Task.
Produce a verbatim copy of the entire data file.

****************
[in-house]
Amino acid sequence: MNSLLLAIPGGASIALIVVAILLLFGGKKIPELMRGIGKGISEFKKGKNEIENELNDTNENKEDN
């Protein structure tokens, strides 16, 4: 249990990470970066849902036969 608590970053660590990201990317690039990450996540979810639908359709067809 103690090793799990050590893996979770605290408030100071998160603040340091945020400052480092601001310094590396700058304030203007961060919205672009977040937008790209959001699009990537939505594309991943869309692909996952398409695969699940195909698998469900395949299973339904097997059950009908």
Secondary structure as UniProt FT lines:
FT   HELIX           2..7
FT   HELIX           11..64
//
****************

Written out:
[in-house]
Amino acid sequence: MNSLLLAIPGGASIALIVVAILLLFGGKKIPELMRGIGKGISEFKKGKNEIENELNDTNENKEDN
């Protein structure tokens, strides 16, 4: 249990990470970066849902036969 608590970053660590990201990317690039990450996540979810639908359709067809 103690090793799990050590893996979770605290408030100071998160603040340091945020400052480092601001310094590396700058304030203007961060919205672009977040937008790209959001699009990537939505594309991943869309692909996952398409695969699940195909698998469900395949299973339904097997059950009908």
Secondary structure as UniProt FT lines:
FT   HELIX           2..7
FT   HELIX           11..64
//